You actually make like more difficult for yourself if you study a subject you don't like because you invariably have to spend more time on it to make up for all the inevitable procrastination. By doing something you enjoy, you can focus on your ECs and stuff.

Not to mention, taking Chem Eng opens you up to the very lucrative Oil & Gas sector.
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rickfloss
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(Original post by electriic_ink)
You don't need to be either. The recruitment for all these grad roles follows the same sort of pattern.



Marginally.



Because they'd be much more interested to the textbook "if I gave you £xxxx and told you to invest it in something, what you would you with it?" and the discussion of whatever it is that HR Depts expect incoming IB interns to know about.

You actually make like more difficult for yourself if you study a subject you don't like because you invariably have to spend more time on it to make up for all the inevitable procrastination. By doing something you enjoy, you can focus on your ECs and stuff.

Not to mention, taking Chem Eng opens you up to the very lucrative Oil & Gas sector.
Maybe, but youll probably need to move to aberdeen for that

i personally would not for a extra 10-15k
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addylad
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(Original post by rickfloss)
Maybe, but youll probably need to move to aberdeen for that

i personally would not for a extra 10-15k
As I said in another thread, Aberdeen is the place to be for O&G, but I know chemical engineers who work miles from rigs/plants, with occasional visits to site.

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Ade9000
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(Original post by rickfloss)
How will they show enthusiasm when they will be spending 40-50 hours a week on engineering and its workload.?
By keeping up with financial trends and market activity during their spare time. You can study a degree and still be oblivious to the outside world concerning your degree.

It should also be noted that it's always about the degree, but the skills you gain from it. IB requires analytical and organization skills, along with problem solving abilities and time management. These can be obtained from a chemical engineering degree as well an economics degree. Even from societies at universities.
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Et Tu, Brute?
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(Original post by pleasedtobeatyou)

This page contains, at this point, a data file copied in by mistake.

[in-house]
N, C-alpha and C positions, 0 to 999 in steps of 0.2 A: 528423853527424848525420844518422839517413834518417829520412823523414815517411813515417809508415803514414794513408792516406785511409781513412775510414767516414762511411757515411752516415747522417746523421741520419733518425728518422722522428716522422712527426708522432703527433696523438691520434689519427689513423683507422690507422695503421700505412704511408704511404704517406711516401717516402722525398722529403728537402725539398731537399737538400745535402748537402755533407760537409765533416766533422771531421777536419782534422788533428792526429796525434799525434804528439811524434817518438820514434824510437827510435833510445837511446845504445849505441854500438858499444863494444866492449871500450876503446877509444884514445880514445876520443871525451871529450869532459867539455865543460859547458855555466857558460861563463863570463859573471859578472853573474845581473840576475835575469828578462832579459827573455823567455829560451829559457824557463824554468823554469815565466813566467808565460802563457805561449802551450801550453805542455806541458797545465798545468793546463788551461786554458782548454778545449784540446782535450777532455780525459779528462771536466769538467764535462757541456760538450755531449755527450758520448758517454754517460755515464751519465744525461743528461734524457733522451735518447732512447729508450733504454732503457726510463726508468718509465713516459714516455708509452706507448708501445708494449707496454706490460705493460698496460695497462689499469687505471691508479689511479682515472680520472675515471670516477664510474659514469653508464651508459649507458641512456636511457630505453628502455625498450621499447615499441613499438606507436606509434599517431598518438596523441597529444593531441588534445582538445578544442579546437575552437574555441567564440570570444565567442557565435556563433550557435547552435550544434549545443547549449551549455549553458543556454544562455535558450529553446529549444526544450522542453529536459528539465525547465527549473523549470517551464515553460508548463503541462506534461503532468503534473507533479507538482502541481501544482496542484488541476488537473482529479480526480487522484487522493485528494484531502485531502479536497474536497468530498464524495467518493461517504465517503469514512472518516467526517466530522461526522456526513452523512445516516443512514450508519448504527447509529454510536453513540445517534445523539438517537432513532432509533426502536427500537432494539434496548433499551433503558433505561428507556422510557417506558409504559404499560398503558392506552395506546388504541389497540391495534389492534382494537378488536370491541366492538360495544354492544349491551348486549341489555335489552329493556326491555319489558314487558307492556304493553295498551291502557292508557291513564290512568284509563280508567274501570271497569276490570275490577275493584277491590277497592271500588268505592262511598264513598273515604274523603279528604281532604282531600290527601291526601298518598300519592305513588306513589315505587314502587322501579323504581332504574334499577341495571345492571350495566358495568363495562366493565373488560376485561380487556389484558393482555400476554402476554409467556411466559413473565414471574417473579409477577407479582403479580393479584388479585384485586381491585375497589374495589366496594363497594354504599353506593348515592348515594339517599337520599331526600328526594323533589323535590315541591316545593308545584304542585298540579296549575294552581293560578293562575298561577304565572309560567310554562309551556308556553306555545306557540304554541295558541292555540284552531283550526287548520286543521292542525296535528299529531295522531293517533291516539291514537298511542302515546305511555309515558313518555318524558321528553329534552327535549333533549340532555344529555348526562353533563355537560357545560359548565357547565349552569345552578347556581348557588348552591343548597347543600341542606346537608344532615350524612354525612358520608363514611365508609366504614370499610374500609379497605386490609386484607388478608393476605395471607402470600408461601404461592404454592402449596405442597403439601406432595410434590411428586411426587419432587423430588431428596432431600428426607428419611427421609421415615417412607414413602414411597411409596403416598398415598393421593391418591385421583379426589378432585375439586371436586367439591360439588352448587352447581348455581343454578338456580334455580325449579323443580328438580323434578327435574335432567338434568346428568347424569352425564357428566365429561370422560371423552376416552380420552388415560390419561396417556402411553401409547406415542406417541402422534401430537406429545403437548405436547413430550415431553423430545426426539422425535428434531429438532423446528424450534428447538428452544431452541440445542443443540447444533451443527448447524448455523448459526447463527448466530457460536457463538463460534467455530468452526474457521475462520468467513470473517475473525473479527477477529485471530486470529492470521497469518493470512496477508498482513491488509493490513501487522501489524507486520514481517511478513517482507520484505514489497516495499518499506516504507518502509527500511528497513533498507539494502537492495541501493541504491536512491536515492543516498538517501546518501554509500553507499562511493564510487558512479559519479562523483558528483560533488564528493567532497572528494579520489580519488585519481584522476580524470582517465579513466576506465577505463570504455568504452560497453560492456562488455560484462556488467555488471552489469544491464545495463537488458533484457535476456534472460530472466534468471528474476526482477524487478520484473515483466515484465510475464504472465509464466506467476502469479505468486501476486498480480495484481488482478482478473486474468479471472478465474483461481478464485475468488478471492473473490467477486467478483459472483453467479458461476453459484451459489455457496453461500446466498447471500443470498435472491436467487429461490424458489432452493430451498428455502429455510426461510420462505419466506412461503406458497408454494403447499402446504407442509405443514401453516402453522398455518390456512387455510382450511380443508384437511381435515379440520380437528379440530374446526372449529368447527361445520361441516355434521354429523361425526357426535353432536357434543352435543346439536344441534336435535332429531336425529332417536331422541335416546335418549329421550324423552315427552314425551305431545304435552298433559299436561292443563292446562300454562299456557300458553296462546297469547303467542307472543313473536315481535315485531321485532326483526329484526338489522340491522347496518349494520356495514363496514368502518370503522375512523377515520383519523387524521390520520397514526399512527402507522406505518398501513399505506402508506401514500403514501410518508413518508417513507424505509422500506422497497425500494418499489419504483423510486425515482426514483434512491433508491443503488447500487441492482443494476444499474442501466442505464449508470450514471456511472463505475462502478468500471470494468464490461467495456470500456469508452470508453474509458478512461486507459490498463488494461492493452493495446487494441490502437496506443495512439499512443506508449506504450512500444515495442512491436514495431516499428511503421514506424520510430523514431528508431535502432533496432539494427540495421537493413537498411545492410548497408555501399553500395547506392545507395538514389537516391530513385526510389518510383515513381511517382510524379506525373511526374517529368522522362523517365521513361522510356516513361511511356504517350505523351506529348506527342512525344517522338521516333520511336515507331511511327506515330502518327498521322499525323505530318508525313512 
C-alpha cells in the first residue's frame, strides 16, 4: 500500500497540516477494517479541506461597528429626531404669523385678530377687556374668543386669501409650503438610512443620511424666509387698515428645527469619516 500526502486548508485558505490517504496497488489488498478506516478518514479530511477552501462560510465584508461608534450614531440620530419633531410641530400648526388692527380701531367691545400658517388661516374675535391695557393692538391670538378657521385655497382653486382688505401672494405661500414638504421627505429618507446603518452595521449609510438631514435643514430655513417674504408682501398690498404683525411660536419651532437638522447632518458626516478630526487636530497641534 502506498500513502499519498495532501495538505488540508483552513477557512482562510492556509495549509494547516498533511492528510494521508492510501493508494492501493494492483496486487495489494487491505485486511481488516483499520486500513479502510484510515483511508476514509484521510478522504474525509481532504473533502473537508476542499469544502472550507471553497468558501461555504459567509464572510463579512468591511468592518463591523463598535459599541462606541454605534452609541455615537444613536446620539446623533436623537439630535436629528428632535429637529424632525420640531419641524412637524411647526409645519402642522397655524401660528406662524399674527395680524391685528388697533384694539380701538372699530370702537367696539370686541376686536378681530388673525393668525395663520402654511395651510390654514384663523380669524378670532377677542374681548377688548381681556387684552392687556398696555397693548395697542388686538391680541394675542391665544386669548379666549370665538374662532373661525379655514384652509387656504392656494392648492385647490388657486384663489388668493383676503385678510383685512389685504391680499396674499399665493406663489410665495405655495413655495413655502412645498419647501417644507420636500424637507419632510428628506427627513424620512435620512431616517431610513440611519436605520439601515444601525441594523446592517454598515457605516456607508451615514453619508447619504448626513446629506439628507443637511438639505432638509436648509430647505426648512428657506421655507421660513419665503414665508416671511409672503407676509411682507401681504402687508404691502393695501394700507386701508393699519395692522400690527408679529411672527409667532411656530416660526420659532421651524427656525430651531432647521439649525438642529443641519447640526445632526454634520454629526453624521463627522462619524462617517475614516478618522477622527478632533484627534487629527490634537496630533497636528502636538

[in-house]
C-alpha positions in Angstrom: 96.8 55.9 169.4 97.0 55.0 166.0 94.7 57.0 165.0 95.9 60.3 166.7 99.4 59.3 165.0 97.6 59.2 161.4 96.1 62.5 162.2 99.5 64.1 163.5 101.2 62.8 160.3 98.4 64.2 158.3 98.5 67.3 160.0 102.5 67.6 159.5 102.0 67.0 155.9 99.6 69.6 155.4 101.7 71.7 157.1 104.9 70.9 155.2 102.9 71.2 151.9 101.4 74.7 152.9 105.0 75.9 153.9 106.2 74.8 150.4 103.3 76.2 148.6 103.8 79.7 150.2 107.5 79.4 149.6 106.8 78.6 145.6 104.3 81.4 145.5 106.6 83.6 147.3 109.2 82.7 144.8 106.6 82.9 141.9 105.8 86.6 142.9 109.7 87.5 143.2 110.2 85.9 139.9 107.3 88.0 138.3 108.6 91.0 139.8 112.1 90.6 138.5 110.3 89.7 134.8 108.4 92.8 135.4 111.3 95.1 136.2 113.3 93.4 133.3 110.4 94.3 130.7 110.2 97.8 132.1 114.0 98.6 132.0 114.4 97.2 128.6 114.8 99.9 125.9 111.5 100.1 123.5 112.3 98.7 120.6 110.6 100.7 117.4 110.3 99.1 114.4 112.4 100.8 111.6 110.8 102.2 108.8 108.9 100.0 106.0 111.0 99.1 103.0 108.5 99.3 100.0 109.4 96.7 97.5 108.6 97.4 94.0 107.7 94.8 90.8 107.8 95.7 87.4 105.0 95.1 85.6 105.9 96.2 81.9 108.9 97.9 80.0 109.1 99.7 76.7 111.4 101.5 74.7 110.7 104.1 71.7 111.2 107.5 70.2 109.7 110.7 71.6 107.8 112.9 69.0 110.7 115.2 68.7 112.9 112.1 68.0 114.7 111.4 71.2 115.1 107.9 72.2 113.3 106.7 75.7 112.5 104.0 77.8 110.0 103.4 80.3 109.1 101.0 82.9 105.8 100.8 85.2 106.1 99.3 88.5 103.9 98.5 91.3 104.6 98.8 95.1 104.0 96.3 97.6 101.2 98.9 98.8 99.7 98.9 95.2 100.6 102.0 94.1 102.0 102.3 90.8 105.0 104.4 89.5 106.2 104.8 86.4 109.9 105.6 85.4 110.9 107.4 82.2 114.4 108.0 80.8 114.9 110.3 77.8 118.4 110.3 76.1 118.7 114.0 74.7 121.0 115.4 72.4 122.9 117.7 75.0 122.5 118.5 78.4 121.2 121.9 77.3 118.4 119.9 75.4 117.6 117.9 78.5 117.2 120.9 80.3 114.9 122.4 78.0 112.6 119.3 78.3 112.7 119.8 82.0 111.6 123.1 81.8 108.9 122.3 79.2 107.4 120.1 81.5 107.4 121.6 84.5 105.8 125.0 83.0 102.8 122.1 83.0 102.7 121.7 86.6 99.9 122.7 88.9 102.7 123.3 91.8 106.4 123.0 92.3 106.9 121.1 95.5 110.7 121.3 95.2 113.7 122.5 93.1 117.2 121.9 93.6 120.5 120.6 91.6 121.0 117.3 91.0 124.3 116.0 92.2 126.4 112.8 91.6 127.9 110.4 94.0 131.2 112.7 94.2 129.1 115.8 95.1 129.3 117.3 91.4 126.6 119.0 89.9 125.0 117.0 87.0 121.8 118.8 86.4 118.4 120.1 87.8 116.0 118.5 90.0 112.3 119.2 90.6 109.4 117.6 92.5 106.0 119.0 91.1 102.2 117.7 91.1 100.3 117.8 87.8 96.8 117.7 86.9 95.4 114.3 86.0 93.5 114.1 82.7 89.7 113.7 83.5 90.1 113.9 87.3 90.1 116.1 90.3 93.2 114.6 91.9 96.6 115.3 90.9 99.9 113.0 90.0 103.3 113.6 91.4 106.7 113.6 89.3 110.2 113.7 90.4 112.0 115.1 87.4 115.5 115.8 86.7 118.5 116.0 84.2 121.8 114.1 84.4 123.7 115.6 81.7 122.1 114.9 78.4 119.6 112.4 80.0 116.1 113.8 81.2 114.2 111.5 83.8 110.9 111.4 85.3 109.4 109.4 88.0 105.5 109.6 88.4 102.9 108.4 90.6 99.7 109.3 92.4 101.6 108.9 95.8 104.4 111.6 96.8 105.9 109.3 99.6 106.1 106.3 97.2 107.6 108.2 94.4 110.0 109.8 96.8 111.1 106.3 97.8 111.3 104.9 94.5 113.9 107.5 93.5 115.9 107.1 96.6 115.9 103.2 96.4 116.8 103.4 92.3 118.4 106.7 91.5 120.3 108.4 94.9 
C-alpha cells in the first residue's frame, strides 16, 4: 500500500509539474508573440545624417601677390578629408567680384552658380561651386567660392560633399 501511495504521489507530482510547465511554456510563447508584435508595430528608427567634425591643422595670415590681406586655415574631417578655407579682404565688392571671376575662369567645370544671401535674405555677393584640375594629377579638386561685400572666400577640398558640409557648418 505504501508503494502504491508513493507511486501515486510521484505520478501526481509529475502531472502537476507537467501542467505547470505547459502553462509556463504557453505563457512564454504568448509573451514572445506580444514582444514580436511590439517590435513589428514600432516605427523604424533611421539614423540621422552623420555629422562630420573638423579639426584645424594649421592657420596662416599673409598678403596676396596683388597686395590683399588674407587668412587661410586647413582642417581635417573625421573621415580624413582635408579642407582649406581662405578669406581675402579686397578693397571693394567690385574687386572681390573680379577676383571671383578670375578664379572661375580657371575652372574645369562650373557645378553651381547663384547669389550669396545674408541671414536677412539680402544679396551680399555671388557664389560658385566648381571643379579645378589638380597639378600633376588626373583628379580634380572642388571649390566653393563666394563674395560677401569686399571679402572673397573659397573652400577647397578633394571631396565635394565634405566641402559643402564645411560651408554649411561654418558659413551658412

After going to several unis for engineering open days, the impression I've gained is that the engineering -> IB route is more likely for engineering branches which have greater mathematical content e.g mechanical, aeronautical, civil rather than chemical, electrical, etc
not sure where the assumption that EE/EEE has less maths than other engineering disciplines is coming from, in fact I've heard it is one of the more mathematically intense fields of engineering.
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AnharM
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(Original post by electriic_ink)
Not to mention, taking Chem Eng opens you up to the very lucrative Oil & Gas sector.
Can you tell me more about the "lucrative" Oil & Gas sector? Why is it lucrative?

I've been reading up the amount of hours Investment Bankers need to work every week, and apparently they work in average of 100 hours per week. That's just crazy in my opinion. I need my social life, and I need my sleep. Even with a starting salary of £50k+, working every day from 10am - 2am is crazy. Chemical Engineers earn a decent salary I've heard.
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addylad
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(Original post by AnharM)
Can you tell me more about the "lucrative" Oil & Gas sector? Why is it lucrative?

I've been reading up the amount of hours Investment Bankers need to work every week, and apparently they work in average of 100 hours per week. That's just crazy in my opinion. I need my social life, and I need my sleep. Even with a starting salary of £50k+, working every day from 10am - 2am is crazy. Chemical Engineers earn a decent salary I've heard.
It's lucrative because all the big players - Shell, Exxon, Chevron, BP, etc. have a constant need for chemical engineers. Chemical engineers are the ones (primarily) designing, operating, and improving the plants. You can't NOT pay them well, because someone else will.

And if you're willing to do some offshore work the money is just stratospheric.

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pshah2
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Absolutely. Nowadays bankers do all sorts of degrees. It can be a plus since you have a background in something else and bring a new perspective.
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teen1234
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I've heard of medicine and dentistry graduates getting jobs in IB. Any difficult degree with high A levels can get you into IB. But you have to show some sort of motivation also
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Magicdesignss27
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(Original post by NB_ide)
It will be fine, engineering subjects are a decent route into banking. Just make sure you get some internships/placements in banks during the summer, always be thinking about your ultimate goal and that chem eng. is just to get you there.
love this advice im in the same boat rn